We all finished high school at different times and as happens (although when you’re young, you never think it will ever happen), we all drifted away.  Growing up in a small town like we did, the options for life advancement are minimal and most people tend to leave and pursue their academic dreams elsewhere.  I was not one of those people, at least not right away.  I chose to go to hairdressing school much to the horror of my parents – they wanted me to go to university, or at least college, but I was never much of a student so a miracle would have had to occur for me to be admitted into college.  And, quite frankly, as I said, I wasn’t much of a student, and I didn’t want to go on to college.  Anyway, I’m digressing from the point here.

So a couple of years after I finished high school –  after hairdressing school, struggling to get work, a move to another city eight hours from home, more schooling – I wound up moving back to my hometown, and wound up back in touch with an old friend from high school.  We quickly picked up where we had left off and over the ensuing years we have become dear friends.  I consider her one of my best friends, a lifelong friend.

Now here’s the thing: we no longer live in the same city as each other and talk quite infrequently and yet, whenever I have needed a shoulder or a laugh or just a friend, she has been one of the few people I know I can count on, and I hope the same is true for her.  Often it will be (insert shame-faced look here) months between calls – we text and email but those just aren’t the same – but an actual phone call?  Sadly, they aren’t often enough.  I know it’s been too long when my Mom asks if I’ve spoken to her lately, and I have to admit that I haven’t; then I have to rack my brain trying to remember when I spoke with her last.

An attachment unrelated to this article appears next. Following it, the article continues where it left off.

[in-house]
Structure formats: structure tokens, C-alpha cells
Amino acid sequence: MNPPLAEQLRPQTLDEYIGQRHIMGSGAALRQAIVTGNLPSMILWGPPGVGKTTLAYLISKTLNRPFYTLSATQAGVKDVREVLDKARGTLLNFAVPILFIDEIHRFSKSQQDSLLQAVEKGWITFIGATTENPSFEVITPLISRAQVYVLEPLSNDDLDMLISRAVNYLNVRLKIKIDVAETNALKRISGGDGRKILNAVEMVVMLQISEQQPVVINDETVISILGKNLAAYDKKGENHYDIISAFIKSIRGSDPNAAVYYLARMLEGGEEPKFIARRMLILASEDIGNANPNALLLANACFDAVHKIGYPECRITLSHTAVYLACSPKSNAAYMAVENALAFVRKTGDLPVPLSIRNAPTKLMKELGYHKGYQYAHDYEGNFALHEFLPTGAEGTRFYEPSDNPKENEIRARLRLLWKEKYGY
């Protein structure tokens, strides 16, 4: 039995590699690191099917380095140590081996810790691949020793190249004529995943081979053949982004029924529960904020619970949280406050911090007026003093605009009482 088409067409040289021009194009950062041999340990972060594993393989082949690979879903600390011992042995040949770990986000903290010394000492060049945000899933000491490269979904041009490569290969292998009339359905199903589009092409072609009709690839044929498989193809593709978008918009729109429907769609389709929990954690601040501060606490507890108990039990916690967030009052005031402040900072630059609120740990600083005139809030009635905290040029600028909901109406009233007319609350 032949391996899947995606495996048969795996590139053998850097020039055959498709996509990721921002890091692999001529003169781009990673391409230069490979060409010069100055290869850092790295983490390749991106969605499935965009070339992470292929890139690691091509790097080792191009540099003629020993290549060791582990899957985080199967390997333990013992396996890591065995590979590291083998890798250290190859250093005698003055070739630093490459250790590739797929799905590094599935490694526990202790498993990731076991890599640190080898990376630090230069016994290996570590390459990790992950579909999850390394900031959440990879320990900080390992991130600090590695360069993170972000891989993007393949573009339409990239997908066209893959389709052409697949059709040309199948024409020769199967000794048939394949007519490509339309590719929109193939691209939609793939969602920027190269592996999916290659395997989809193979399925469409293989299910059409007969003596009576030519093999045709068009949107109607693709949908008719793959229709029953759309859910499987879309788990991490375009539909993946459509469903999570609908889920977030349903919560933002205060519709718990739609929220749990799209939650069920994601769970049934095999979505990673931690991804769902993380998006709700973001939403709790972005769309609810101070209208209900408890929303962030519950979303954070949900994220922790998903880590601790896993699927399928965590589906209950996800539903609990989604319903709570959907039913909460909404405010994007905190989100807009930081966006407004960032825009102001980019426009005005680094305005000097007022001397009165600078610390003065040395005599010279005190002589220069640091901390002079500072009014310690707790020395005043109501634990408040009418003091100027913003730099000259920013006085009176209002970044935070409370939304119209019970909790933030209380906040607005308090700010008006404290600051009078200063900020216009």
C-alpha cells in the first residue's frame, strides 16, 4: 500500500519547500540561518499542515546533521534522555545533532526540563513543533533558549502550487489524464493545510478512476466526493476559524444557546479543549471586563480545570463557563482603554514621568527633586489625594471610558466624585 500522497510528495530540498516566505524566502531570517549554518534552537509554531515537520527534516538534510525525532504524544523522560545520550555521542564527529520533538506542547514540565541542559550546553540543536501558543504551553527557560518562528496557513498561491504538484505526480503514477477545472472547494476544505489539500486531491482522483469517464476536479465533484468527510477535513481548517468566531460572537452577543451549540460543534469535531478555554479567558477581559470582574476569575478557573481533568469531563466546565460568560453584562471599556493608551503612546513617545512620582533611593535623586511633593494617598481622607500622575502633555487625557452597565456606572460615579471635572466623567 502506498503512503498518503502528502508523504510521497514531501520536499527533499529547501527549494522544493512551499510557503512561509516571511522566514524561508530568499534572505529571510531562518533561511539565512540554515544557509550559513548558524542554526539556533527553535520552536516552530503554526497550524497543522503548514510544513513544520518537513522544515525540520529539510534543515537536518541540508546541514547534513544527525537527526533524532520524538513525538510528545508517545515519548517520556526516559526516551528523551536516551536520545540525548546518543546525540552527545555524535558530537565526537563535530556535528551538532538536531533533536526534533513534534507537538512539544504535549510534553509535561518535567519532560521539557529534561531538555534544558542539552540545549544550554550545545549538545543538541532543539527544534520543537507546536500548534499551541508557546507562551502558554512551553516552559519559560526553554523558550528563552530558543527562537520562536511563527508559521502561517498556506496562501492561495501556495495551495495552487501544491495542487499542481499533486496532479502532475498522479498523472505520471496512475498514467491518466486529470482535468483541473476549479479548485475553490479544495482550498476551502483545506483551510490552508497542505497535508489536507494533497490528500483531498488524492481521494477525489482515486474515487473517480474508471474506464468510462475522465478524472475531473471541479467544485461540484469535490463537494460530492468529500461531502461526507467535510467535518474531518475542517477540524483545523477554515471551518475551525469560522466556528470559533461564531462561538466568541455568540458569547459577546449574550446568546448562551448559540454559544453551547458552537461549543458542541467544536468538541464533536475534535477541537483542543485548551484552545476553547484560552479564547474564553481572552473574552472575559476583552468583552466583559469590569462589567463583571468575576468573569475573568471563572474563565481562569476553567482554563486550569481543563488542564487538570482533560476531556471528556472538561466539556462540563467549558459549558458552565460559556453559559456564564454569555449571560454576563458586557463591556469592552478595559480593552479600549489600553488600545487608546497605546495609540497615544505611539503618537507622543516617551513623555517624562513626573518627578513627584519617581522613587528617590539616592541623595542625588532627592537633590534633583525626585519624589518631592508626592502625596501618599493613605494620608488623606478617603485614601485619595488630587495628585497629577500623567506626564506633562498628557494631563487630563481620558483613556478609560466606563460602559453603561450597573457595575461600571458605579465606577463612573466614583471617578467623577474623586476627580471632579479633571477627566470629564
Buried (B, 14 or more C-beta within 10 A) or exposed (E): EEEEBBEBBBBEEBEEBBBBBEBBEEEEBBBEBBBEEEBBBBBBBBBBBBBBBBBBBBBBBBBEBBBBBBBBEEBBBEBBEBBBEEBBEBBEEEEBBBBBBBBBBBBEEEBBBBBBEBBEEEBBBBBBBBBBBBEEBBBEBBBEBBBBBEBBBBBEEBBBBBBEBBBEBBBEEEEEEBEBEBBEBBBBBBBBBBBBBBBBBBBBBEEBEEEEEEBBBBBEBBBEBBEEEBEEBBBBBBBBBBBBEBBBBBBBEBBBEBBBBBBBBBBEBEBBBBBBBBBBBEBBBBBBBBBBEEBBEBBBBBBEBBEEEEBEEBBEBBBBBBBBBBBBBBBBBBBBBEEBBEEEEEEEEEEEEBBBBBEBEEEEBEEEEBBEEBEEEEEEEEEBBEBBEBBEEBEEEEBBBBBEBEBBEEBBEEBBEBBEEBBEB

Good friends are like stars. You don’t always see them, but you know they’re always there.

Friendships, especially long distance friendships, require effort and a little work, especially when we’re older; we all know this.  When we were younger, we had a lot more time at our disposal, and we spent considerable amounts of time with our friends. In our teens, let’s face it, our friends became like our families (because I mean, you know, our own families are just, like, so embarrassing).  But then we start getting older and we take on more responsibilities, and oh-so-sadly our friendships start moving down our lists of priorities on a day-to-day basis.  I am in no way saying that my friends aren’t important to me.  I would drop everything and anything for a friend.  What I’m saying is that, even with every good intention, life just rushes by leaving little time; before you know it, months have gone by when you realize that you haven’t spoken to the person you think of as a sister.

One of the issues with a long-distance friendship is that I have never gotten on the phone and had a brief, 20 minute phone call.  I literally schedule in phone calls with them, and they with me, because we know that once we get on the phone, we can count on being there for an hour, minimum.  And that’s a short call.

When I get off the phone with a long-distance friend, I feel happy and warm and fuzzy, you know, all those good things.  And every time I get off the phone, I make the promise to myself to make a greater effort to call them more often and to try to see them more.   But you know what, these friends of mine aren’t complaining about the way things are, and neither am I.  We are doing what works and that’s good enough.  We make sure to stay in touch, to catch up, to laugh and to build our friendships.  Sure, the guilt creeps in every once in a while, but no matter what, we’re there for each other and we know that.  And that is all that really matters.

~Trisha~